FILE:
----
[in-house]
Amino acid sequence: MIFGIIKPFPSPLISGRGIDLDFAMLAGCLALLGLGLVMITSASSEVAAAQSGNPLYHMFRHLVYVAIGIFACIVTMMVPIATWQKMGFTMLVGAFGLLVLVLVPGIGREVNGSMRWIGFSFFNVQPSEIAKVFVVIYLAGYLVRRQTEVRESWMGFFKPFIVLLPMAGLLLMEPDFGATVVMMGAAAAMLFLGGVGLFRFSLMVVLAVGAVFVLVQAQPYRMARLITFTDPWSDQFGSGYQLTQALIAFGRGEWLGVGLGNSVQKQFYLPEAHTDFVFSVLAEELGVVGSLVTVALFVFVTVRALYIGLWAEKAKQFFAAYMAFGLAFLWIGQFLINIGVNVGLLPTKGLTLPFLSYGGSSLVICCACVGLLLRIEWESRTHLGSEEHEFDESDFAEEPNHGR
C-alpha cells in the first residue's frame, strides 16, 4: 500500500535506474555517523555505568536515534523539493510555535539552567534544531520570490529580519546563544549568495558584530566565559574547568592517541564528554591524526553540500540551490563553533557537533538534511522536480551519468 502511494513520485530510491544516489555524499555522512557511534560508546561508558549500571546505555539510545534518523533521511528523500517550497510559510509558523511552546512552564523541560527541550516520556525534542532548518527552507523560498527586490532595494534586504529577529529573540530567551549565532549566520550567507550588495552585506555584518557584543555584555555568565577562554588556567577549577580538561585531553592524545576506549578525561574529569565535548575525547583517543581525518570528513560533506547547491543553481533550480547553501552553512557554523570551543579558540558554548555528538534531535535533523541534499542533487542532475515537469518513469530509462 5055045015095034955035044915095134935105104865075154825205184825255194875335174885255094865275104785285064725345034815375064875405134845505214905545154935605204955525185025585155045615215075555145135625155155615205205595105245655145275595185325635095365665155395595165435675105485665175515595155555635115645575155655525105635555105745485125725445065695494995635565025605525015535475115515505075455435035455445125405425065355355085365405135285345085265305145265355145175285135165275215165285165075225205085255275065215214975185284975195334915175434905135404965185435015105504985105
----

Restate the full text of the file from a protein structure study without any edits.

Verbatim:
[in-house]
Amino acid sequence: MIFGIIKPFPSPLISGRGIDLDFAMLAGCLALLGLGLVMITSASSEVAAAQSGNPLYHMFRHLVYVAIGIFACIVTMMVPIATWQKMGFTMLVGAFGLLVLVLVPGIGREVNGSMRWIGFSFFNVQPSEIAKVFVVIYLAGYLVRRQTEVRESWMGFFKPFIVLLPMAGLLLMEPDFGATVVMMGAAAAMLFLGGVGLFRFSLMVVLAVGAVFVLVQAQPYRMARLITFTDPWSDQFGSGYQLTQALIAFGRGEWLGVGLGNSVQKQFYLPEAHTDFVFSVLAEELGVVGSLVTVALFVFVTVRALYIGLWAEKAKQFFAAYMAFGLAFLWIGQFLINIGVNVGLLPTKGLTLPFLSYGGSSLVICCACVGLLLRIEWESRTHLGSEEHEFDESDFAEEPNHGR
C-alpha cells in the first residue's frame, strides 16, 4: 500500500535506474555517523555505568536515534523539493510555535539552567534544531520570490529580519546563544549568495558584530566565559574547568592517541564528554591524526553540500540551490563553533557537533538534511522536480551519468 502511494513520485530510491544516489555524499555522512557511534560508546561508558549500571546505555539510545534518523533521511528523500517550497510559510509558523511552546512552564523541560527541550516520556525534542532548518527552507523560498527586490532595494534586504529577529529573540530567551549565532549566520550567507550588495552585506555584518557584543555584555555568565577562554588556567577549577580538561585531553592524545576506549578525561574529569565535548575525547583517543581525518570528513560533506547547491543553481533550480547553501552553512557554523570551543579558540558554548555528538534531535535533523541534499542533487542532475515537469518513469530509462 5055045015095034955035044915095134935105104865075154825205184825255194875335174885255094865275104785285064725345034815375064875405134845505214905545154935605204955525185025585155045615215075555145135625155155615205205595105245655145275595185325635095365665155395595165435675105485665175515595155555635115645575155655525105635555105745485125725445065695494995635565025605525015535475115515505075455435035455445125405425065355355085365405135285345085265305145265355145175285135165275215165285165075225205085255275065215214975185284975195334915175434905135404965185435015105504985105